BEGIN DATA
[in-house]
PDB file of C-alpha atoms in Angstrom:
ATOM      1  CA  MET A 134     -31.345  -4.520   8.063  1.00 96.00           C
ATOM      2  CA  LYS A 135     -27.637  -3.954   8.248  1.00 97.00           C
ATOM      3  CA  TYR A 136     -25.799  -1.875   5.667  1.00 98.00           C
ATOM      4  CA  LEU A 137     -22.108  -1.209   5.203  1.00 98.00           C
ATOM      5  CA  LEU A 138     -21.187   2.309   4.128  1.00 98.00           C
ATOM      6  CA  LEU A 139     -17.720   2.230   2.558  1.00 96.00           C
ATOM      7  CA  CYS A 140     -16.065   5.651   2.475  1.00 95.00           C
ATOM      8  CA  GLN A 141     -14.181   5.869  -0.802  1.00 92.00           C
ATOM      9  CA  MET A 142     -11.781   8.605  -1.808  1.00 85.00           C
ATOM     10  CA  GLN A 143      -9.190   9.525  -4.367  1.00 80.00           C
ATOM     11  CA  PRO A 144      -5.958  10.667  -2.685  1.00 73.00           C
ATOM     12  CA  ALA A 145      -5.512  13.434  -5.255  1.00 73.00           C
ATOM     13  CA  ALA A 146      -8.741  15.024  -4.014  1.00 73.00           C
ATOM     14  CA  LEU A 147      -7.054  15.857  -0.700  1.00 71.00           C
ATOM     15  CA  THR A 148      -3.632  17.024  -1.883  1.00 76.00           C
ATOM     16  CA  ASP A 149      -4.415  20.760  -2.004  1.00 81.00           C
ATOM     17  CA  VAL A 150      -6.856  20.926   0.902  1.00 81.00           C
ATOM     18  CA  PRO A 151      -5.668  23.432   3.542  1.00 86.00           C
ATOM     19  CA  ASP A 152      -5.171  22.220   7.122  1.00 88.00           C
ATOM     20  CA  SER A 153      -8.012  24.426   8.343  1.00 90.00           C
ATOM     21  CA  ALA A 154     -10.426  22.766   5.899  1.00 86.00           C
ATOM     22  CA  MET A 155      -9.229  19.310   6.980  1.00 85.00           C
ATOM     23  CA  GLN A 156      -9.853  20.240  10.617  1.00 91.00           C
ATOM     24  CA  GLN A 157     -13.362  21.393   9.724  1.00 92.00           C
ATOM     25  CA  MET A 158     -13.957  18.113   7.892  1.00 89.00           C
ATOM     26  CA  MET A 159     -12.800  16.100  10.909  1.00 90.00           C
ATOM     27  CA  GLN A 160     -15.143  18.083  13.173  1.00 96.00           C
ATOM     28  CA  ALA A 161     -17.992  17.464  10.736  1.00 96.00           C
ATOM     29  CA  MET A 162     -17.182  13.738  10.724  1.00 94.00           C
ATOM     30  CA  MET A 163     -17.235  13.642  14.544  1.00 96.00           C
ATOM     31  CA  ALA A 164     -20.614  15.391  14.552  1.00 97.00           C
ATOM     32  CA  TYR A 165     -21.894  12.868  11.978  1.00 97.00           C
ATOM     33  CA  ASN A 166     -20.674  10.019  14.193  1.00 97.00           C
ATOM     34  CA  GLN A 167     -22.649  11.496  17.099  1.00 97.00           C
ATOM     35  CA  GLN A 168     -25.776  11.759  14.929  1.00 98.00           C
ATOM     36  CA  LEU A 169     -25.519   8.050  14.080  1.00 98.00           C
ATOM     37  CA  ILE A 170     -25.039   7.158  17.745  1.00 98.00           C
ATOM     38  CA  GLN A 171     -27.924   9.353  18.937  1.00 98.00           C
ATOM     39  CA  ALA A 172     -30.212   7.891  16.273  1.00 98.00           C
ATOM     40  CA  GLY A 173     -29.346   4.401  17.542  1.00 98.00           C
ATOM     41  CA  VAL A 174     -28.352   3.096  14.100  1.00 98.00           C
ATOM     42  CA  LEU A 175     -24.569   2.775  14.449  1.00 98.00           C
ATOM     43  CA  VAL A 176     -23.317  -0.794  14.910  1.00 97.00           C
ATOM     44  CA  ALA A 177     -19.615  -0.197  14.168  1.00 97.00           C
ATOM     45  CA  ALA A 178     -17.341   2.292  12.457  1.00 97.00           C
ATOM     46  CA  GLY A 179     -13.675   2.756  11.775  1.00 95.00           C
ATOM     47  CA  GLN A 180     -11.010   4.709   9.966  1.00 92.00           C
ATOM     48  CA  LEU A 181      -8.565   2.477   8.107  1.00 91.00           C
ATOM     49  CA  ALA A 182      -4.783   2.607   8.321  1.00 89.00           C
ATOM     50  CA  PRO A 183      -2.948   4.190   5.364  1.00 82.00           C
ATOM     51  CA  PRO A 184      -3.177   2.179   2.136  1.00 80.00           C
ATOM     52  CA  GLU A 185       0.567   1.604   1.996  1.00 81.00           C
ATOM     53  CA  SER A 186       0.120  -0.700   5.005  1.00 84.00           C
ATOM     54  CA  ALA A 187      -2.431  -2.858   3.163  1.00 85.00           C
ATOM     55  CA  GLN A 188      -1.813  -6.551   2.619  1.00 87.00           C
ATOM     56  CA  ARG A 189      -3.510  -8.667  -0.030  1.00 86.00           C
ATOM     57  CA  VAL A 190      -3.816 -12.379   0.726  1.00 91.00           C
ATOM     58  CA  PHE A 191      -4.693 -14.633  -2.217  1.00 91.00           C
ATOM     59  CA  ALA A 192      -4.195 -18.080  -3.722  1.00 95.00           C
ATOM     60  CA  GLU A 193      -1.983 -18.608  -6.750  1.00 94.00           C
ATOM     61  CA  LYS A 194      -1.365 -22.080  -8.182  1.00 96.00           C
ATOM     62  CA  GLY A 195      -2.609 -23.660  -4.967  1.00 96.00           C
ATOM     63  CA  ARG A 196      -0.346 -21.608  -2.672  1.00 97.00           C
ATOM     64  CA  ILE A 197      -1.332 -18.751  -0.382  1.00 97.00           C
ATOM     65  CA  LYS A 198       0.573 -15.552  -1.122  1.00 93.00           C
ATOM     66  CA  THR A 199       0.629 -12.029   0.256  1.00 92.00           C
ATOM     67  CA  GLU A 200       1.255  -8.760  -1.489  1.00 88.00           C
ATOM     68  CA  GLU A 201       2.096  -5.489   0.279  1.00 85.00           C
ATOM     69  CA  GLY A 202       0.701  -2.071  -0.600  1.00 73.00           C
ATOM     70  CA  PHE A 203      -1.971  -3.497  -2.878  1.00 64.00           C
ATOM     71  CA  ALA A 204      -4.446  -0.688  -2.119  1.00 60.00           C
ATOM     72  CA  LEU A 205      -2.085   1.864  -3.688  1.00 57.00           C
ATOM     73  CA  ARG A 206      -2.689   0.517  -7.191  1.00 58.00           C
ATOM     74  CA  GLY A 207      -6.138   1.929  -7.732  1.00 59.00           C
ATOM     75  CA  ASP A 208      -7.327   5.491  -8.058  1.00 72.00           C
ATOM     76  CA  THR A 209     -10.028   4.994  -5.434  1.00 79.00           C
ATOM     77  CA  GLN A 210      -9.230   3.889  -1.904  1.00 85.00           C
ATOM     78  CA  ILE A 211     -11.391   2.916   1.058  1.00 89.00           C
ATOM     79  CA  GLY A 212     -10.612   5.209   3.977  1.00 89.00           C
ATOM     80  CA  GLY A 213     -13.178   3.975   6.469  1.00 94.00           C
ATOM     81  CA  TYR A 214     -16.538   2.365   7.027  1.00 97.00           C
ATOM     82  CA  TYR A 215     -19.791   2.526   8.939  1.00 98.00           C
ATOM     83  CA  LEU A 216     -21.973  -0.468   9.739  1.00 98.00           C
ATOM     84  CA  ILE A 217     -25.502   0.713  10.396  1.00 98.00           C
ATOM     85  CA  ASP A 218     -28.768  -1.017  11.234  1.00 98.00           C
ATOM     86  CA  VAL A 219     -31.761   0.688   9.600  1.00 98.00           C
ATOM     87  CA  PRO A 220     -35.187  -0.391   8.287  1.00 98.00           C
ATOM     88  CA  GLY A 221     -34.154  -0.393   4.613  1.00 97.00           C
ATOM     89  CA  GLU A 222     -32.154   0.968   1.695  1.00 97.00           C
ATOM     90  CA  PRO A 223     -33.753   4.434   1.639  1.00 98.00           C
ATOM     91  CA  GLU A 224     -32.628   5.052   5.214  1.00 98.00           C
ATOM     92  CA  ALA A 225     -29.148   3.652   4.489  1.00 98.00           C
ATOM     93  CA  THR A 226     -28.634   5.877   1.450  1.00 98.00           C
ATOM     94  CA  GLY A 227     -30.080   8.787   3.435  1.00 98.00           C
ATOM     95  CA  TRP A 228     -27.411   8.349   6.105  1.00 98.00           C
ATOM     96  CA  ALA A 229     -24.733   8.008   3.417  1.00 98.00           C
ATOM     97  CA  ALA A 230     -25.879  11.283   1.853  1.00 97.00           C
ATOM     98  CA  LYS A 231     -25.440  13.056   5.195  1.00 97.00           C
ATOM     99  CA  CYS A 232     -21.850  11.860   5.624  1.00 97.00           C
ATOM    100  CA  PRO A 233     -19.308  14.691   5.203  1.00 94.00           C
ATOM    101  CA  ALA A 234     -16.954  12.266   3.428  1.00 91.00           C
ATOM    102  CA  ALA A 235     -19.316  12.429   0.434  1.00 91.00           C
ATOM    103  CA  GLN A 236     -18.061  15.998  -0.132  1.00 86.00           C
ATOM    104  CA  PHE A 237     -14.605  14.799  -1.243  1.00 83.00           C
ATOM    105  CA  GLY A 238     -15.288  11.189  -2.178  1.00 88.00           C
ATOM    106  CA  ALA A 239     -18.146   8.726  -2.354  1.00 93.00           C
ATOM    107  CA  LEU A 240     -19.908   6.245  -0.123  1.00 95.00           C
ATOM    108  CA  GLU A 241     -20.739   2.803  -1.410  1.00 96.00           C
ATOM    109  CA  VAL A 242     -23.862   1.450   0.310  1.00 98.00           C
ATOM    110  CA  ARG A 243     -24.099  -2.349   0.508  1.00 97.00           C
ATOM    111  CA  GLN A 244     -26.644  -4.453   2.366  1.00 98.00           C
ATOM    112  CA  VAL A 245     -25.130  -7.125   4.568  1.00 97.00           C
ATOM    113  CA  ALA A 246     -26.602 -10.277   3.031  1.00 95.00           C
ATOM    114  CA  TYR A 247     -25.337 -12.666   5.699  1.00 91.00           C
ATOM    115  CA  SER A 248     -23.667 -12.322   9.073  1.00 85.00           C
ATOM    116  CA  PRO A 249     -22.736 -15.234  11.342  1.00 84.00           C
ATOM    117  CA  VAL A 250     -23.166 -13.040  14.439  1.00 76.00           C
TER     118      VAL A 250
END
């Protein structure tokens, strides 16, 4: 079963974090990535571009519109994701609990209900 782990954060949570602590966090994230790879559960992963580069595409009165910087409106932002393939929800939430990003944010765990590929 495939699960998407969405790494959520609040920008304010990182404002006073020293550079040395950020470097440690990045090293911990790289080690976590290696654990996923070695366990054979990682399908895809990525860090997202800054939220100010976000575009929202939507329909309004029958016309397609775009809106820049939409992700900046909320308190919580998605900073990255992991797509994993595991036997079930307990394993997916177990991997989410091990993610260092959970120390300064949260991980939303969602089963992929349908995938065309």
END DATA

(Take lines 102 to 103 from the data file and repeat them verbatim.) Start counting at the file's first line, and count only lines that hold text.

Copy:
ATOM    100  CA  PRO A 233     -19.308  14.691   5.203  1.00 94.00           C
ATOM    101  CA  ALA A 234     -16.954  12.266   3.428  1.00 91.00           C